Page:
Isabel and Julian Bannerman share their ultimate horticultural library

After much discussion the award-winning design duo of Isabel and Julian Bannerman agree on their ultimate horticultural library.

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Something close to a riot broke out when Julian and I tried to agree which of the books strewn over the table would go into this article. Five years ago when we moved to our current house, the removal men paled – they had never known such a houseful of books. Teachers and vicars liked books, they said, but we were something else.

At about the same time, our friend, the painter and writer Matthew Rice, said that he was sad to discover that two years after he moved he no longer missed the books he had yet to unpack, because everything is on the internet nowadays.

After much heated debate, however, we all revised our view on the subject. The internet is a wonderful tool, and a huge boon to designers for reference and illustration, but there is nothing like browsing through all your old books and magazines for inducing a sort of meditative spirit of invention. Equally, the smell and thrill of a new book can lure one into a state of immersion for an afternoon, all else blotted out. Like the written word, pictures and photography can be completely transporting, and many gardening books, while crammed with useful information, are also a visual trip, a fireside adventure into Monet’s garden, 18th-century ironwork, or Japanese timber construction, bringing a kind of solace in their wisdom and beauty. Many of our books were presents, or remind us of a moment or a passion, perhaps picked up in the pannier market in Bideford.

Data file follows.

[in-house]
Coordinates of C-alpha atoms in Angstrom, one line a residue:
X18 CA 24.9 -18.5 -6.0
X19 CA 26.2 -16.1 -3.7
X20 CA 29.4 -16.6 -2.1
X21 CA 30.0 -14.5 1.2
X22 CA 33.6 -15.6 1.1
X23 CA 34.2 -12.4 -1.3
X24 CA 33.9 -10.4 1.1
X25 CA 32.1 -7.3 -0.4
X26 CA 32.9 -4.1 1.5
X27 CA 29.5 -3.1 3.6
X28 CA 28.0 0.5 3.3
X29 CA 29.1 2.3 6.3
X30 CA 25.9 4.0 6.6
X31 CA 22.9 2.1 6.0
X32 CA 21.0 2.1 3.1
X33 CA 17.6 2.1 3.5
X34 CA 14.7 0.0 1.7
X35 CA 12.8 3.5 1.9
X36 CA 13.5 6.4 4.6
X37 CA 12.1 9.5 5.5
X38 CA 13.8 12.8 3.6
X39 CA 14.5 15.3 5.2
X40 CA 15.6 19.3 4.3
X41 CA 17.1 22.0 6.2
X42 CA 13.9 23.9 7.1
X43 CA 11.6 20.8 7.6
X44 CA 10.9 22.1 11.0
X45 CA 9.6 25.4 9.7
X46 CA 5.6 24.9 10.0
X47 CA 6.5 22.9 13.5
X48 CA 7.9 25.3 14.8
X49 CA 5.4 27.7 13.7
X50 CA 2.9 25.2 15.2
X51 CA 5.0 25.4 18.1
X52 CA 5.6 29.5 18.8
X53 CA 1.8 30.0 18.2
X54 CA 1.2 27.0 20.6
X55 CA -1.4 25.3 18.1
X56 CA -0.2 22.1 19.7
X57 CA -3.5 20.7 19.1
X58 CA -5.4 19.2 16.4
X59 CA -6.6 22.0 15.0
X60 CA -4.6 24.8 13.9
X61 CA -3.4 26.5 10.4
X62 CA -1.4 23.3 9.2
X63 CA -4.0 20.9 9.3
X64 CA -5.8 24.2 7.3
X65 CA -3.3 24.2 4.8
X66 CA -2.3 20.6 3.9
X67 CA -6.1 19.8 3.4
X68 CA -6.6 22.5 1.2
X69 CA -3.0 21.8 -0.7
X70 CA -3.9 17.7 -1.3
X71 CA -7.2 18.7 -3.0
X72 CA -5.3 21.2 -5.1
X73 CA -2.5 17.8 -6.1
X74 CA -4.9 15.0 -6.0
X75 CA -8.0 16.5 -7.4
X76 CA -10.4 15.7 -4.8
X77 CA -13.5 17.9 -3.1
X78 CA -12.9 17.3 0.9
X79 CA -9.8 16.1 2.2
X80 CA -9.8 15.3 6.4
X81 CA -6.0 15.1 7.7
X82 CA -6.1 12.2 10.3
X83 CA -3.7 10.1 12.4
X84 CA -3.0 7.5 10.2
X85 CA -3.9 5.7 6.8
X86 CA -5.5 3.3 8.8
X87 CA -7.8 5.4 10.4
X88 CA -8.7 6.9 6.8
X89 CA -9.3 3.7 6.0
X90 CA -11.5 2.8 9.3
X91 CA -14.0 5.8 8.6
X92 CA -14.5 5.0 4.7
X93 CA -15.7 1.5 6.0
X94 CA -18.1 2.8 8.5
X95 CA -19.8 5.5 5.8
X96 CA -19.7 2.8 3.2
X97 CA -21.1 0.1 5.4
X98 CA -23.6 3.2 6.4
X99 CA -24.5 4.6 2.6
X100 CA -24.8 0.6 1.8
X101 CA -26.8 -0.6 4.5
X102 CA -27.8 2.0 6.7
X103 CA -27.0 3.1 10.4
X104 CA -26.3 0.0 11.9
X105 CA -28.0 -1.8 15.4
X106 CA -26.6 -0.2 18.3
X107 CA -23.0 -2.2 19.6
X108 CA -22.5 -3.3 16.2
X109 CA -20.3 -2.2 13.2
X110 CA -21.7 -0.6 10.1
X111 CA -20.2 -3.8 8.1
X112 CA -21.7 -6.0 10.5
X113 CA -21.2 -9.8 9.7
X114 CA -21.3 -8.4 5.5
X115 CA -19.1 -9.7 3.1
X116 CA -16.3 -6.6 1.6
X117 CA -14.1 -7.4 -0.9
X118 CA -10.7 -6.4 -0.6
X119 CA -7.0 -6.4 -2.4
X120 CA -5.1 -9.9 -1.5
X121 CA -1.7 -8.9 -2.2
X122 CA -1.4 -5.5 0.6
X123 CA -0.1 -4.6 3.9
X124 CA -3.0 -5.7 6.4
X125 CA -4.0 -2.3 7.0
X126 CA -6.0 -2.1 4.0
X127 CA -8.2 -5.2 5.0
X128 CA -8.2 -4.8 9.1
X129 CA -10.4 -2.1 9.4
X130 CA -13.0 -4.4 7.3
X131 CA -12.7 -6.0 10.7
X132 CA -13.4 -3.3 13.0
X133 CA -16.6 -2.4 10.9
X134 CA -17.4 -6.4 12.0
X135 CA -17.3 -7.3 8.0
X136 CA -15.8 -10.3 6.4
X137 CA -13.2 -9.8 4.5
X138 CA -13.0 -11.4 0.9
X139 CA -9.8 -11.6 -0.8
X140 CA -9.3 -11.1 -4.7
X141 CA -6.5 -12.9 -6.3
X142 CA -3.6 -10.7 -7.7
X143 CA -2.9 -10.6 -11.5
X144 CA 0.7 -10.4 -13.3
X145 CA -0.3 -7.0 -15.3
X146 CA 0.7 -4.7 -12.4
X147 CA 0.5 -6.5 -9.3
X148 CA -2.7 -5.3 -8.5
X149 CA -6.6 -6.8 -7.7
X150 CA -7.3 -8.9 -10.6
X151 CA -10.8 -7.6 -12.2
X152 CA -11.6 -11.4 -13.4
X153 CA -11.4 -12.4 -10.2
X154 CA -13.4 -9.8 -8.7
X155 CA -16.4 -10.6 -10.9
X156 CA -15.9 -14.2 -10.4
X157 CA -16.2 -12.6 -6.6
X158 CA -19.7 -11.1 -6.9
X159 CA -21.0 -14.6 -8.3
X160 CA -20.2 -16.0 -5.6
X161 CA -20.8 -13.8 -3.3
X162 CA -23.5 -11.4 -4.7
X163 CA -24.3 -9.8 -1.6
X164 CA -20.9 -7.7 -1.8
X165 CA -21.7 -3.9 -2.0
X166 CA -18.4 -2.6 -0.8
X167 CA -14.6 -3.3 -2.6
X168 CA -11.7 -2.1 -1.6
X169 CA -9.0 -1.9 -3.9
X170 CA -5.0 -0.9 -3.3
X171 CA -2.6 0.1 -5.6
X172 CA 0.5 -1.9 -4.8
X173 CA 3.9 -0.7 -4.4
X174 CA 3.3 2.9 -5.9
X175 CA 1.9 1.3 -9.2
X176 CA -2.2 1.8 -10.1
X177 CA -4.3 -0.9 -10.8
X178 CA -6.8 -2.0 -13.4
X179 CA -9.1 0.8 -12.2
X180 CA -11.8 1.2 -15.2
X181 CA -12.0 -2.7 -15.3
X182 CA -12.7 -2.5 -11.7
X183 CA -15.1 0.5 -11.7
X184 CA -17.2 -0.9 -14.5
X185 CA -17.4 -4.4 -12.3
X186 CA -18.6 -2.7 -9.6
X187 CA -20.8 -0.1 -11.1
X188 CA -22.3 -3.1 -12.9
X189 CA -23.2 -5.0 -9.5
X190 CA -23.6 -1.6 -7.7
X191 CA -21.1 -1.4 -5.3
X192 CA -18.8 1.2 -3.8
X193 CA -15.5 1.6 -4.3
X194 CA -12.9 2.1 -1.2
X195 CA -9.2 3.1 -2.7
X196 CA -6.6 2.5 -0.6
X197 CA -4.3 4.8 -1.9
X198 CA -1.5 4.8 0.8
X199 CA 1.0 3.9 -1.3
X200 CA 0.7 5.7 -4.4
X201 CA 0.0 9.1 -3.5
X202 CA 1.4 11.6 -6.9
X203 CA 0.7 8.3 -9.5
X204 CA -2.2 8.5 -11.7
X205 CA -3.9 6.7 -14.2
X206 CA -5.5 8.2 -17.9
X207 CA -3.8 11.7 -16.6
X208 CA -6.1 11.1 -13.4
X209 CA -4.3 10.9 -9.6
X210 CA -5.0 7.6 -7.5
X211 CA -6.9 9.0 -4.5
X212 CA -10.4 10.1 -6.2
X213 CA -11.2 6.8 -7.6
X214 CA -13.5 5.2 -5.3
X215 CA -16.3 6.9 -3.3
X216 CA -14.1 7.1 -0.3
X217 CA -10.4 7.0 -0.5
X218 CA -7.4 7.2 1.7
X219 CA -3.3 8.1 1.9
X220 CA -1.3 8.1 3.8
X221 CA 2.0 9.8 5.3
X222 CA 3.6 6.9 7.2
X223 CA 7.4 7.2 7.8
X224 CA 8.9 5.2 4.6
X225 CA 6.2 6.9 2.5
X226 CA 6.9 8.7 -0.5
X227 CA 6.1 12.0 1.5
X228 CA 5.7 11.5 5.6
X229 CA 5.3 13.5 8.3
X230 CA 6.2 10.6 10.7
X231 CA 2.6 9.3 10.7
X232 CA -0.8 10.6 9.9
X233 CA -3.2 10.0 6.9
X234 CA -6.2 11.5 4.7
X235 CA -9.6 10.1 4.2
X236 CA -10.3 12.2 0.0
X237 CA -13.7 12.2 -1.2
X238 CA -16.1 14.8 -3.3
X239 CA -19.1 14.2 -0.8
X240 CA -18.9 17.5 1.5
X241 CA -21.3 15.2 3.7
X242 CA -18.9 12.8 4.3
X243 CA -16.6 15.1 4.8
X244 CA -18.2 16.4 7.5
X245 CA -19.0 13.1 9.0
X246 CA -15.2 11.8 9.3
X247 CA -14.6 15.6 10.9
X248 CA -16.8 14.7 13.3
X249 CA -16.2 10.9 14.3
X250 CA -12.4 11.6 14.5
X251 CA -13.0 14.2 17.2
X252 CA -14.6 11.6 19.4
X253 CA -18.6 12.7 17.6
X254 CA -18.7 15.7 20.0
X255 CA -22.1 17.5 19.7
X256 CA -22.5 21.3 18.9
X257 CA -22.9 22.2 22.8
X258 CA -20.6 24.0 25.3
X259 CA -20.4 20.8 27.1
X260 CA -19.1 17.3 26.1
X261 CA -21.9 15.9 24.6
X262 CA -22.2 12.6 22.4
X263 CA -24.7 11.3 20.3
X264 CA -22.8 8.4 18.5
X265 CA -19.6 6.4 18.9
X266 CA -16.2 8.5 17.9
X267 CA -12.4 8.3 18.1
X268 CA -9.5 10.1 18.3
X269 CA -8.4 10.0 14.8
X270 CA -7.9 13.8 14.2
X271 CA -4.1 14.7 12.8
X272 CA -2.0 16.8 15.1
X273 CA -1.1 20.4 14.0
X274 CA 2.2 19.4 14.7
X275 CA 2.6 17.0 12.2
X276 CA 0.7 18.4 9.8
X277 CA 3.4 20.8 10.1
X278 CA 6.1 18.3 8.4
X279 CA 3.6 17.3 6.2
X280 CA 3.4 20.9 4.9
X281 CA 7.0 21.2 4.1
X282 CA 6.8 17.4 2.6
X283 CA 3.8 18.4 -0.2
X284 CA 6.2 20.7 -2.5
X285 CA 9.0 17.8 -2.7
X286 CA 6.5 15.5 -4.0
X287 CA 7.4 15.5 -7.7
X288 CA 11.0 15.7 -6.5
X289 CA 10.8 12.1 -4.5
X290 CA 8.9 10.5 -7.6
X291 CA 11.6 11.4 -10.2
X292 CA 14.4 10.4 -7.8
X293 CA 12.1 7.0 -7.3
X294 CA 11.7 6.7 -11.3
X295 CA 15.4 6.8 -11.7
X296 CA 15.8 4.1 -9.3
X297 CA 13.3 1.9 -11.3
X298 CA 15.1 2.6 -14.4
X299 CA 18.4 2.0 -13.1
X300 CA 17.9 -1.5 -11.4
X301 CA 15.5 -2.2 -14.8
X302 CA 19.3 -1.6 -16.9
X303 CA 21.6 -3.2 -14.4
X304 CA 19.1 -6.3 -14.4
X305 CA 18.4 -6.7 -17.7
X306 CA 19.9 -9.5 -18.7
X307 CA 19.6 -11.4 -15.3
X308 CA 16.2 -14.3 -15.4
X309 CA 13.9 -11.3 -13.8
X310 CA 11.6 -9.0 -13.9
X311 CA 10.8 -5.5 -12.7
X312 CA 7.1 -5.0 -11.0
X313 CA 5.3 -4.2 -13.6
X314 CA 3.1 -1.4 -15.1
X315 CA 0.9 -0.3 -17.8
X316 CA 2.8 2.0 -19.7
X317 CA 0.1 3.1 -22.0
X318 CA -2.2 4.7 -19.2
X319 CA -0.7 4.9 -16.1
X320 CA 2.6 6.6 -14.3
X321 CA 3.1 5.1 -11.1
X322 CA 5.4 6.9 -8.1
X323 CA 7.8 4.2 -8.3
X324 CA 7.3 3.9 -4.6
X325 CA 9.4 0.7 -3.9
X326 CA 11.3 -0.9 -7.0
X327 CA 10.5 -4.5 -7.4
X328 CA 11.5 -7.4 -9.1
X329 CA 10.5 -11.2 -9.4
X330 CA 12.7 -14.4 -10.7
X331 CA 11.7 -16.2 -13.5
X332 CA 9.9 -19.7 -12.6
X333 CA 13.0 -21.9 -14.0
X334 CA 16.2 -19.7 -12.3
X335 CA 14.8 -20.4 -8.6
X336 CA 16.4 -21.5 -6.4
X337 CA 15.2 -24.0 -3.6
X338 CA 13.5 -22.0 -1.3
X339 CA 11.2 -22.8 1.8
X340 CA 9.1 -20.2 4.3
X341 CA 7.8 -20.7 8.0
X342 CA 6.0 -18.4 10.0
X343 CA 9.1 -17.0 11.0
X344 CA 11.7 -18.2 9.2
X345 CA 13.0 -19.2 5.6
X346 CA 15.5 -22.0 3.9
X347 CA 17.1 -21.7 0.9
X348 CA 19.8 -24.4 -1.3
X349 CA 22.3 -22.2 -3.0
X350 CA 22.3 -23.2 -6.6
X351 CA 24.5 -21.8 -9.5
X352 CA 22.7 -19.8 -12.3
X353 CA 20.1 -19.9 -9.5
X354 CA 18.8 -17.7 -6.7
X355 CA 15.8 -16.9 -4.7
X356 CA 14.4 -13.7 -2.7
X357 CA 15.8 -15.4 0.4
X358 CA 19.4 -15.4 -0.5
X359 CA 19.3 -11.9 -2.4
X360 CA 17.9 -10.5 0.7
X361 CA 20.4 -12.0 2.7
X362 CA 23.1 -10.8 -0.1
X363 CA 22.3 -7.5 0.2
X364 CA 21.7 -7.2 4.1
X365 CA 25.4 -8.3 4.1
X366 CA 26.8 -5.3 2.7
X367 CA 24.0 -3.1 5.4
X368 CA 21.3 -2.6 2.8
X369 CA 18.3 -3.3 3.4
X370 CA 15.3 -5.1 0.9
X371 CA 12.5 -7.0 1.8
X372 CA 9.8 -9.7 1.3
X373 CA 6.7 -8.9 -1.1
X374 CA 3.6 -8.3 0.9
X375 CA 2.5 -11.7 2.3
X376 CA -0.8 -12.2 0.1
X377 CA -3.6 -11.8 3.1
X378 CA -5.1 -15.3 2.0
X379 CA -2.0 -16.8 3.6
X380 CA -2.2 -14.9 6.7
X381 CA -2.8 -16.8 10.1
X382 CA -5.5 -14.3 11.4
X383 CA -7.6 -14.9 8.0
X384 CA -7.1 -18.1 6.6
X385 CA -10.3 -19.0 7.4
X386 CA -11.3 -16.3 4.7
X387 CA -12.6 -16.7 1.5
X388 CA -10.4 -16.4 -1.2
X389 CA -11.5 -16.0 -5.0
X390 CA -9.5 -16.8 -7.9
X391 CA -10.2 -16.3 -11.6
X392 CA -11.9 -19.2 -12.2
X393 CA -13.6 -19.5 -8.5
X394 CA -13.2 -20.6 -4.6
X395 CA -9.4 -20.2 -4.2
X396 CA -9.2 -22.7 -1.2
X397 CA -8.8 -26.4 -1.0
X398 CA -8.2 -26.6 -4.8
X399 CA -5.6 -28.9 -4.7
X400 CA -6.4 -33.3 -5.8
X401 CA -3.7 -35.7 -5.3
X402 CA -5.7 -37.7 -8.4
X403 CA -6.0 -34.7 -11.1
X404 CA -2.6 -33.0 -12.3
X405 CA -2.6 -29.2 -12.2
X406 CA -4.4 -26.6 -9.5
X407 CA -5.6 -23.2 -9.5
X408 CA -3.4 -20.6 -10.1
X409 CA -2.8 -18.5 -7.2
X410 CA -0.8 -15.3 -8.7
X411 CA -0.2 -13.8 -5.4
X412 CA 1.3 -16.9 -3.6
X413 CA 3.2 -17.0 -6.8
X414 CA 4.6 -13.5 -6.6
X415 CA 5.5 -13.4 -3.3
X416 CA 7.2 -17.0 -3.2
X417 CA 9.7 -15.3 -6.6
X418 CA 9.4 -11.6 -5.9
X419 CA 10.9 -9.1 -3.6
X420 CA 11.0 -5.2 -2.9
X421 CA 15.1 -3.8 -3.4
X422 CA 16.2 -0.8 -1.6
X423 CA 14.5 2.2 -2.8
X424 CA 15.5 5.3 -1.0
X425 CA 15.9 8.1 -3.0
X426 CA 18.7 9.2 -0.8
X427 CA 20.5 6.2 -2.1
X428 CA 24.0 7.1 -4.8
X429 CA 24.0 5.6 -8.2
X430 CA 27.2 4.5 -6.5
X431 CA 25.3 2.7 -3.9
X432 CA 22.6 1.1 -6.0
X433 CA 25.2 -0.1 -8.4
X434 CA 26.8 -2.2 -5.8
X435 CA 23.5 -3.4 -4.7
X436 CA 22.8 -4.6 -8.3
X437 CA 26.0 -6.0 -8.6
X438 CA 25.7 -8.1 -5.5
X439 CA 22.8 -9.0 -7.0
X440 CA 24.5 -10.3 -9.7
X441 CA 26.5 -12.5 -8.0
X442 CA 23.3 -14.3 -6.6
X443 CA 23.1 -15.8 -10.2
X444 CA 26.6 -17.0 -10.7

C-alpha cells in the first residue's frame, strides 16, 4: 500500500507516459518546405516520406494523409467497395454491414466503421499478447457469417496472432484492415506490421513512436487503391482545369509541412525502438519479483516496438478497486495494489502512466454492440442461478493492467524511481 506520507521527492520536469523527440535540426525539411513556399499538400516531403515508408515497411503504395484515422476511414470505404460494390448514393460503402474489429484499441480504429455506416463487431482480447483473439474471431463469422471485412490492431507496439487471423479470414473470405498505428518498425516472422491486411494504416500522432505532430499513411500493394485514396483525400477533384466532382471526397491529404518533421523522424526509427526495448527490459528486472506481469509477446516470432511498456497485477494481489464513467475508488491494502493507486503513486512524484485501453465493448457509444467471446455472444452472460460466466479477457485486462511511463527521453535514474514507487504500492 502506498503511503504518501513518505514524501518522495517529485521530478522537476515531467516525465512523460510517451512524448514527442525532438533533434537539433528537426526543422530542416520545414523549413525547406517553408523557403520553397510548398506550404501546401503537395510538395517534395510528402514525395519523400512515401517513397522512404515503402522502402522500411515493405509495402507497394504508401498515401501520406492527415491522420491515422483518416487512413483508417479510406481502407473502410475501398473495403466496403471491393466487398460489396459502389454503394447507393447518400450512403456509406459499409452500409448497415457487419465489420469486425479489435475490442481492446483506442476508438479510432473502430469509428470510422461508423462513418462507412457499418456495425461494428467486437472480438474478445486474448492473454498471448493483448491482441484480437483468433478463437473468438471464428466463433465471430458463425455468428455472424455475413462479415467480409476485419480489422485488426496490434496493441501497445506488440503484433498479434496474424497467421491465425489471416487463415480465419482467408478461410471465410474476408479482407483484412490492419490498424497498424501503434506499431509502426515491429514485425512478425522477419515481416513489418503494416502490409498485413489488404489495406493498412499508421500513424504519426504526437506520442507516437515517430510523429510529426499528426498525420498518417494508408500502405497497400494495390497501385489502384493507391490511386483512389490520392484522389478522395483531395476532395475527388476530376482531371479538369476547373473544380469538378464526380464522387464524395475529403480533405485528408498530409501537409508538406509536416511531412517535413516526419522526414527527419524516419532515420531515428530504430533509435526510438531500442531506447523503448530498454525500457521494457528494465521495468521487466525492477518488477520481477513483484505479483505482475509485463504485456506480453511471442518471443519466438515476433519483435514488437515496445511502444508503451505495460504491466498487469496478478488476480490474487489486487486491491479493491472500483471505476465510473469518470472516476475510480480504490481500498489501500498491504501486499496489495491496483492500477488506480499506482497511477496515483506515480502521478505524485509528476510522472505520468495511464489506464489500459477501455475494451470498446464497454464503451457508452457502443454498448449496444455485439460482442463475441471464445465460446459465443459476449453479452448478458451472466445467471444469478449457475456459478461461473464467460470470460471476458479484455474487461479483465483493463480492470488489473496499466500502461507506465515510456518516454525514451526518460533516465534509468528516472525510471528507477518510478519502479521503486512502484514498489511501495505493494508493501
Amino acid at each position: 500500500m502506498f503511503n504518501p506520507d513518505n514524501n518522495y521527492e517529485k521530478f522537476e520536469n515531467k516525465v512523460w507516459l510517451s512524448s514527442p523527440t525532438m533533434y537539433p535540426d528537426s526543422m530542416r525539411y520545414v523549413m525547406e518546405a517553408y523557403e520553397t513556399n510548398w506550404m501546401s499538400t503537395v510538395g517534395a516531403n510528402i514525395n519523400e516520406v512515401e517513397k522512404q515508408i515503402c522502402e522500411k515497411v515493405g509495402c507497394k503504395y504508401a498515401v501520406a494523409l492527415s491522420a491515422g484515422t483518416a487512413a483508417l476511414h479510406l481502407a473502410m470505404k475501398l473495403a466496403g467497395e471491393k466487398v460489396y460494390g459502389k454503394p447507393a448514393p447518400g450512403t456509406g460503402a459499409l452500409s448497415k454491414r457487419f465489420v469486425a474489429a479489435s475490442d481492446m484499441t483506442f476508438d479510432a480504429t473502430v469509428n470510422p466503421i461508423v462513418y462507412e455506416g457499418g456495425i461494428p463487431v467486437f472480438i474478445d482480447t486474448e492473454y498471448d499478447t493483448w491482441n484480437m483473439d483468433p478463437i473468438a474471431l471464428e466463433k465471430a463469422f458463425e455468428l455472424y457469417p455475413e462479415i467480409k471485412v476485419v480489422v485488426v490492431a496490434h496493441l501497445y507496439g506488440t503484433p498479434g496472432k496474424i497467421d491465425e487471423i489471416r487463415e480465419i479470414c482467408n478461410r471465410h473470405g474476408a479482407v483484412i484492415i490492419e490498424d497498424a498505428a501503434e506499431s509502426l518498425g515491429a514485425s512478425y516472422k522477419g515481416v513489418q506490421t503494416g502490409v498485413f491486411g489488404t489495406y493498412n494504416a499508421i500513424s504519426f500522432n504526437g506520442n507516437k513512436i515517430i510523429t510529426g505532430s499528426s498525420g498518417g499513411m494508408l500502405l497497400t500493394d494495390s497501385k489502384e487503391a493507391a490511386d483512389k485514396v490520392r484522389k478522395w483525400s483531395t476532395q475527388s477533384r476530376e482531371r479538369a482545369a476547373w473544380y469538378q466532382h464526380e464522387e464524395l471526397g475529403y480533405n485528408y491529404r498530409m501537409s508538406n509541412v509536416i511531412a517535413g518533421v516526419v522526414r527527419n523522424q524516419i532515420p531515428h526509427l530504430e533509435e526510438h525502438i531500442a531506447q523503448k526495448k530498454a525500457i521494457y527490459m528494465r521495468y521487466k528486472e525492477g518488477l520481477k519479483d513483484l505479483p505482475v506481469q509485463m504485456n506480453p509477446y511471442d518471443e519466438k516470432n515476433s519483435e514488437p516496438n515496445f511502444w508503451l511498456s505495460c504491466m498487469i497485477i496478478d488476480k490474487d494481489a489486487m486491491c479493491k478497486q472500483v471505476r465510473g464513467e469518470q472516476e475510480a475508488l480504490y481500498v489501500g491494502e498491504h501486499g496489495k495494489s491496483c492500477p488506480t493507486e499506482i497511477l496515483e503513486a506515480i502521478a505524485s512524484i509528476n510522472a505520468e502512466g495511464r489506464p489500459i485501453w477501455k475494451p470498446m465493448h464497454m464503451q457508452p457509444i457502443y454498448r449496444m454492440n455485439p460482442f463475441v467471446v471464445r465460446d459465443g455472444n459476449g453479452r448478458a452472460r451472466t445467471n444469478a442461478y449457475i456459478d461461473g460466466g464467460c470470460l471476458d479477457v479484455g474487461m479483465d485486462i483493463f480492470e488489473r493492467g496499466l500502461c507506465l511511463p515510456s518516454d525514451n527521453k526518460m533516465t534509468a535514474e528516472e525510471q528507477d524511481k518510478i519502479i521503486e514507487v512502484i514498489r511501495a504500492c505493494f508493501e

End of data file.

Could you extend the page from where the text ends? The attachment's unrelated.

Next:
The two of us battled away over the relative merits of WJ Bean’s precise botany, Roy Genders on cottage gardens, Hoskins on landscape and Oliver Rackham on trees. It was an invidious task, bringing out the vixen in both of us. But it was good to be reminded how many treasure troves there are out there, and all now so easy to find… on the internet.

Here are ten of our favourite garden books. 

 

Flora Britannica
by Richard Mabey
(Sinclair-Stevenson, 1996)

 

 

 

 

The Shell Gardens Book 1964
by Peter Hunt
(Phoenix House, 1964)

 

 

 

 

The Quest for the Rose
by Roger Phillips and Martyn Rix
(Random House, 1994)

 

 

 

 

Italian Gardens
by Georgina Masson
(Thames & Hudson, 1961)

 

 

 

 

Garden People: Valerie Finnis & The Golden Age of Gardening
by Ursula Buchan
(Thames & Hudson, 2007)

 

 

 

 

Meadows: At Great Dixter and Beyond
by Christopher Lloyd, with a new introduction by Fergus Garrett

 

 

 

 

 

Garden Design
by David Hicks (Routledge, 1982)

 

 

 

 

 

Snowdrops : A Monograph of Cultivated Galanthus
by Matt Bishop, Aaron Davis and John Grimshaw
(Griffin Press, 2006)

 

 

 

 

The Renaissance Garden in England
by Roy Strong
(Thames & Hudson, 1979)

 

 

 

 

The Startling Jungle: Colour and Scent in the Romantic Garden
by Stephen Lacey
(David R Godine Publisher, 1990)
 

 

 

 

 

Words Isabel and Julian Bannerman

Photos Jason Ingram

You can reead the complete article with Isabel's descriptions of each book in the December issue of Gardens Illustrated (254). 

 

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